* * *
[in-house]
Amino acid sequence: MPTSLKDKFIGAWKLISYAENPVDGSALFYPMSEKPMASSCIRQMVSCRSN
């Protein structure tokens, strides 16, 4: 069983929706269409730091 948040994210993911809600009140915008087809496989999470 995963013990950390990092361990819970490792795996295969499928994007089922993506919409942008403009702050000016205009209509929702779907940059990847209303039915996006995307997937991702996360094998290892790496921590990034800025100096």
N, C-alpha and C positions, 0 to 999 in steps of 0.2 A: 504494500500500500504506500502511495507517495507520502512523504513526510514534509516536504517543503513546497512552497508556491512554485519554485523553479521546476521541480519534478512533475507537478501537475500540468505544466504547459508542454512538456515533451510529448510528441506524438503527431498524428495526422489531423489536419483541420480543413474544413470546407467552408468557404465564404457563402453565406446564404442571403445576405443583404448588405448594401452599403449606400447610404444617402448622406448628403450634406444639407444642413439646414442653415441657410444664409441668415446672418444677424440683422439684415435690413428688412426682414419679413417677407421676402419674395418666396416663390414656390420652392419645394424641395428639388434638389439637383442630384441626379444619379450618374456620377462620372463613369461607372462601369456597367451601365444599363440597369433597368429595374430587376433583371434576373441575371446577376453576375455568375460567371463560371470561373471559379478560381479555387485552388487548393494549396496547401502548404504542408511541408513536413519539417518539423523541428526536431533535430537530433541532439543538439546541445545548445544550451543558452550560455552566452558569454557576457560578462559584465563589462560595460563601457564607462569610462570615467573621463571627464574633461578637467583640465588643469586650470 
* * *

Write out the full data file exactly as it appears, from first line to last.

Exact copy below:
[in-house]
Amino acid sequence: MPTSLKDKFIGAWKLISYAENPVDGSALFYPMSEKPMASSCIRQMVSCRSN
């Protein structure tokens, strides 16, 4: 069983929706269409730091 948040994210993911809600009140915008087809496989999470 995963013990950390990092361990819970490792795996295969499928994007089922993506919409942008403009702050000016205009209509929702779907940059990847209303039915996006995307997937991702996360094998290892790496921590990034800025100096």
N, C-alpha and C positions, 0 to 999 in steps of 0.2 A: 504494500500500500504506500502511495507517495507520502512523504513526510514534509516536504517543503513546497512552497508556491512554485519554485523553479521546476521541480519534478512533475507537478501537475500540468505544466504547459508542454512538456515533451510529448510528441506524438503527431498524428495526422489531423489536419483541420480543413474544413470546407467552408468557404465564404457563402453565406446564404442571403445576405443583404448588405448594401452599403449606400447610404444617402448622406448628403450634406444639407444642413439646414442653415441657410444664409441668415446672418444677424440683422439684415435690413428688412426682414419679413417677407421676402419674395418666396416663390414656390420652392419645394424641395428639388434638389439637383442630384441626379444619379450618374456620377462620372463613369461607372462601369456597367451601365444599363440597369433597368429595374430587376433583371434576373441575371446577376453576375455568375460567371463560371470561373471559379478560381479555387485552388487548393494549396496547401502548404504542408511541408513536413519539417518539423523541428526536431533535430537530433541532439543538439546541445545548445544550451543558452550560455552566452558569454557576457560578462559584465563589462560595460563601457564607462569610462570615467573621463571627464574633461578637467583640465588643469586650470 